Snowpiercer takes place in a new ice age accidentally brought about by people, as a result of a failed experiment to subvert the trend of global warming. Human loss reached extreme levels after the incident, and the remaining lucky few (around a 1000, actually) have occupied a single globe-trotting train powered by a perpetual motion engine.
The allegory that the film reaches for deals with unfair wealth distribution, as the population on the train is sharply divided between the rich in the front and the poor in the tail. A revolution ensues under the leadership of Curtis (Chris Evans), who is mentored by Gilliam (John Hurt), and with the assistance of the expert who designed the train’s security features, Namgoong Minsu (Song Kang-ho). Their advance toward the front sections of the train is an allegorical journey through a class system.
10. Elysium (Neill Blomkamp, 2013)
With only a few months apart between the two, Elysium is a sort of a companion piece to Snowpiercer. They share a common theme, but not the execution. Instead of depopulation, the future of Elysium is marked with overpopulation and pollution to such an extent that the rich and the powerful have decided to move to an artificial terraformed orbit habitat – the titular retreat from Earth’s afflictions.
It is indeed a utopian setting, but only at first glance, because it is perfectly aware that their affluence depends on the dystopia below. Elysium’s Defense secretary (Jodie Foster) is ruthless in selfishly defending their lot, because they enjoy not only luxury, but also state of the art medical care.
This is what Max Da Costa (Matt Damon) is poised to get, after suffering a terrible workplace injury which includes a fatal amount of radiation. To get there, he must hijack information from his former boss, a citizen of Elysium (William Fichtner), and soon enough, somewhat reluctantly, go from saving his own life to spearheading a revolution.
Alike its Korean counterpart, Elysium reaches for action scenes and a sci-fi setting as an attempt to market his social commentary more successfully. In this attempt it fared better than Snowpiercer, but nevertheless didn’t accomplish an entirely believable story.
9. A.I. Artificial Intelligence (Steven Spielberg, 2001)
The idea of a robot as an anthropomorphic sentient machine was first introduced by Czech writer Karel Čapek in 1921, much before any such concept was turned from fiction to reality.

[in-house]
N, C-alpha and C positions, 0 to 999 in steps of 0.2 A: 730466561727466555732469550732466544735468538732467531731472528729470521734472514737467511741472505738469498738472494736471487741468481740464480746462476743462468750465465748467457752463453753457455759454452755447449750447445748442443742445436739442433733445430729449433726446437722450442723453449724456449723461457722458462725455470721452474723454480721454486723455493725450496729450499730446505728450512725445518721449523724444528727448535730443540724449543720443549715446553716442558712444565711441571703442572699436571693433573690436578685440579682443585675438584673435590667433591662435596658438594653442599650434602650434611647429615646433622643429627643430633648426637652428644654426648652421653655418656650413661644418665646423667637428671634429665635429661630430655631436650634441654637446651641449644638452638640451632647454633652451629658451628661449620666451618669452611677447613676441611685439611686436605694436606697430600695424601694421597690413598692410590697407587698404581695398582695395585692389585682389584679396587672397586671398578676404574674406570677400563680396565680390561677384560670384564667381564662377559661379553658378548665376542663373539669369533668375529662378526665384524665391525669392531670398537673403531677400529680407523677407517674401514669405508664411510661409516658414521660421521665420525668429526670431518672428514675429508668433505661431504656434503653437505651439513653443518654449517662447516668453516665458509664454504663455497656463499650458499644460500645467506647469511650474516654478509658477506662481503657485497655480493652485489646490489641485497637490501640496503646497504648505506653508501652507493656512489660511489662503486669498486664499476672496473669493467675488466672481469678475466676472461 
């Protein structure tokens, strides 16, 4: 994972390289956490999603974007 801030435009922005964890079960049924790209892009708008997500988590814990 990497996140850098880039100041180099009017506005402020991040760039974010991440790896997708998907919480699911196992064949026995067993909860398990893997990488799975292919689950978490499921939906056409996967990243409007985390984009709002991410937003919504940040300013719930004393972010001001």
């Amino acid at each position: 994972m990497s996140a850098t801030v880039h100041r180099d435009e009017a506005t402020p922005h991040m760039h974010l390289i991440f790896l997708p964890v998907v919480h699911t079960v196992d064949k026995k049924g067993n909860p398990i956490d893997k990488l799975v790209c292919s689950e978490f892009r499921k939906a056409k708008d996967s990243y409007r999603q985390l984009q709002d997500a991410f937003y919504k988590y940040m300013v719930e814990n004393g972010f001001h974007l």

Nevertheless, from the outset, it became a cornerstone trope in science fiction. It illustrates both the hopes and fears of men, by depicting a machine outsmarting its maker, and the ramifications of such a development. It also serves as a device that evokes questions of human nature, and the distinguishing feature of humans. To this extent A.I. is no exception.
One such robot – android – is played by Haley Joel Osment in the Kubrick-Spielberg project based on a short story by Brian Aldiss, titled Super-Toys Last All Summer Long. The film is set in a not-too-distant future where global warming has flooded the coastlines and caused the deaths of many people.
Mechas, sentient humanoids, have been designed initially as an attempt to compensate the loss of workforce. Subsequently, one company that produces Mechas creates David, a child-like humanoid programmed to display love towards his “parents”. He is tested on a family with an ailing son, who is placed in suspended animation until a cure is found. After initial resistance, the mother accepts David, but the family is forced to abandon him when he is mistakenly perceived as hostile to their son.
Combining narrative elements from both Spielberg and Kubrick sometimes leads to a conceptual conflict, but is nevertheless thought-provoking. A.I. is also an example of a project that waited long to be realized, mostly for suitable advances in technology which would enable all the sci-fi elements to be presented in a plausible fashion.